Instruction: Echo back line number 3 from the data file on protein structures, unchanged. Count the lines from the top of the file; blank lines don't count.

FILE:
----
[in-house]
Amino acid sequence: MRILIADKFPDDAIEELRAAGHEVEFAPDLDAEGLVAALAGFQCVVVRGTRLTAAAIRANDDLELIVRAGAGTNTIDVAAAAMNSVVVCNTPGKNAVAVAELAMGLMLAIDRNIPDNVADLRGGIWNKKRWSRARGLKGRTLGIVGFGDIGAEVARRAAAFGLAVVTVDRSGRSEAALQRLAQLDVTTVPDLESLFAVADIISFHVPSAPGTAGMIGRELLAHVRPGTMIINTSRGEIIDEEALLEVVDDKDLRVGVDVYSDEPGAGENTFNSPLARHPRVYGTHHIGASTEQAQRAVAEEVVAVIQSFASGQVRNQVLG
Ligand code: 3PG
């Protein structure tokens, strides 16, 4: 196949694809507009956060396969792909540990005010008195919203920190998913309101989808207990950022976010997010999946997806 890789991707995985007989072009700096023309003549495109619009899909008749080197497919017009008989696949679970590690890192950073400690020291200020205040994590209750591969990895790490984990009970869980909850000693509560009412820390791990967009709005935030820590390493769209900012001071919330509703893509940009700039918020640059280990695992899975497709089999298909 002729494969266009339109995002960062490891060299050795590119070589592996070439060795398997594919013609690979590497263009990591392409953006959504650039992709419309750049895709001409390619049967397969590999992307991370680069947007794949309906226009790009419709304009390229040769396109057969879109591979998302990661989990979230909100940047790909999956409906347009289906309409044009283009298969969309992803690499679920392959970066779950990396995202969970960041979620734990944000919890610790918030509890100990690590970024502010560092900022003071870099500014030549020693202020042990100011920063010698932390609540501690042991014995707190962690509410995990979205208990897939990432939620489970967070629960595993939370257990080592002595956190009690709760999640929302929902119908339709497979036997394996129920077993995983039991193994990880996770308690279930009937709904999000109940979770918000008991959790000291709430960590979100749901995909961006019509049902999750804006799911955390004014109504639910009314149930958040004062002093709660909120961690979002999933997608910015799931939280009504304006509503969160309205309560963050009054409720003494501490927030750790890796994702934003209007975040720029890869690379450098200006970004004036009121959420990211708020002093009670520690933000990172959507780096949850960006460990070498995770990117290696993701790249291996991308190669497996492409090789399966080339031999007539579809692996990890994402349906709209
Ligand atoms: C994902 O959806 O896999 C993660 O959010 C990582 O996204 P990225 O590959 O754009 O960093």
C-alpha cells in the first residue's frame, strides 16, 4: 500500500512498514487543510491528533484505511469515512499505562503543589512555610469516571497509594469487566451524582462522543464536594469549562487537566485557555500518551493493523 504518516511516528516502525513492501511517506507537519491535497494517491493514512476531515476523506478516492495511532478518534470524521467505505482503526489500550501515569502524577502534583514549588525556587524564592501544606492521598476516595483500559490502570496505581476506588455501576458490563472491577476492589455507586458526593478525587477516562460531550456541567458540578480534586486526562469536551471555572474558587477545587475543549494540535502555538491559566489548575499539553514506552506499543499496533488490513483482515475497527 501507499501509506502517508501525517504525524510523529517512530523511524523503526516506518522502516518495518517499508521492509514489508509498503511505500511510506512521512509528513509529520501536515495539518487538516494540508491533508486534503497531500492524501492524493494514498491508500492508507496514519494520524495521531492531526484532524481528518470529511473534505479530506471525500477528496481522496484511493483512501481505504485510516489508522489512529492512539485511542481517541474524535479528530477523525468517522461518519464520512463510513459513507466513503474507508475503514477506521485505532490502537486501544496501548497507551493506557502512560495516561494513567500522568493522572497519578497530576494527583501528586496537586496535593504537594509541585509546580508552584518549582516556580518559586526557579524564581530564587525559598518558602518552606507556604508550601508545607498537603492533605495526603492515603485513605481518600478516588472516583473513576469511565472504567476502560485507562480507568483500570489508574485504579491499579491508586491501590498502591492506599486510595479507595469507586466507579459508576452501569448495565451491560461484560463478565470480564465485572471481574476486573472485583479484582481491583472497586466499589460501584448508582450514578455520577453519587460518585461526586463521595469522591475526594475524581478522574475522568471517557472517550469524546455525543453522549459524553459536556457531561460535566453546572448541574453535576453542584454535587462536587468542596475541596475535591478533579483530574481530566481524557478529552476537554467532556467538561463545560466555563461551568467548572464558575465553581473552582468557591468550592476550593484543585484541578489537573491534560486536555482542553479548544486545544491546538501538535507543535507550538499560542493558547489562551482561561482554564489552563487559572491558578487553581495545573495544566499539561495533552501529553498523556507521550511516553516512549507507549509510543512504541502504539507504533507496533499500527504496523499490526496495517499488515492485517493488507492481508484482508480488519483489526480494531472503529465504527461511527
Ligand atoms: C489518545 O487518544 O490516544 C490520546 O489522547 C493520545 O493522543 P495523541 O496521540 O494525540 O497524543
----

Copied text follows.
Ligand code: 3PG